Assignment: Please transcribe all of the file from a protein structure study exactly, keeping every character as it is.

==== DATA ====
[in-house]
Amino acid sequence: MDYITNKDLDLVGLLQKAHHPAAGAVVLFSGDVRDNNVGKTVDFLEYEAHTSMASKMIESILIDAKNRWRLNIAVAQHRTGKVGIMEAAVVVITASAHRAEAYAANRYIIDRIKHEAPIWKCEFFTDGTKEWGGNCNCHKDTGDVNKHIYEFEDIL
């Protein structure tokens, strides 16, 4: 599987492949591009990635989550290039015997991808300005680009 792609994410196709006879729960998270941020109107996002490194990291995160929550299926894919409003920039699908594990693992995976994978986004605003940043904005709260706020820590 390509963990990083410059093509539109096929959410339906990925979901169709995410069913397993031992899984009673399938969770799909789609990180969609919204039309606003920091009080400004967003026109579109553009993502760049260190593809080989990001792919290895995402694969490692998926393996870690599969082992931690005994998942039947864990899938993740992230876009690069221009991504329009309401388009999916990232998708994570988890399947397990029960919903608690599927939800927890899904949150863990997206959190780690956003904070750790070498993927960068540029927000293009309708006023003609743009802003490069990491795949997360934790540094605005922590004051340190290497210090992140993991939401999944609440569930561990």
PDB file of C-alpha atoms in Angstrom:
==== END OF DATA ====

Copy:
[in-house]
Amino acid sequence: MDYITNKDLDLVGLLQKAHHPAAGAVVLFSGDVRDNNVGKTVDFLEYEAHTSMASKMIESILIDAKNRWRLNIAVAQHRTGKVGIMEAAVVVITASAHRAEAYAANRYIIDRIKHEAPIWKCEFFTDGTKEWGGNCNCHKDTGDVNKHIYEFEDIL
């Protein structure tokens, strides 16, 4: 599987492949591009990635989550290039015997991808300005680009 792609994410196709006879729960998270941020109107996002490194990291995160929550299926894919409003920039699908594990693992995976994978986004605003940043904005709260706020820590 390509963990990083410059093509539109096929959410339906990925979901169709995410069913397993031992899984009673399938969770799909789609990180969609919204039309606003920091009080400004967003026109579109553009993502760049260190593809080989990001792919290895995402694969490692998926393996870690599969082992931690005994998942039947864990899938993740992230876009690069221009991504329009309401388009999916990232998708994570988890399947397990029960919903608690599927939800927890899904949150863990997206959190780690956003904070750790070498993927960068540029927000293009309708006023003609743009802003490069990491795949997360934790540094605005922590004051340190290497210090992140993991939401999944609440569930561990």
PDB file of C-alpha atoms in Angstrom: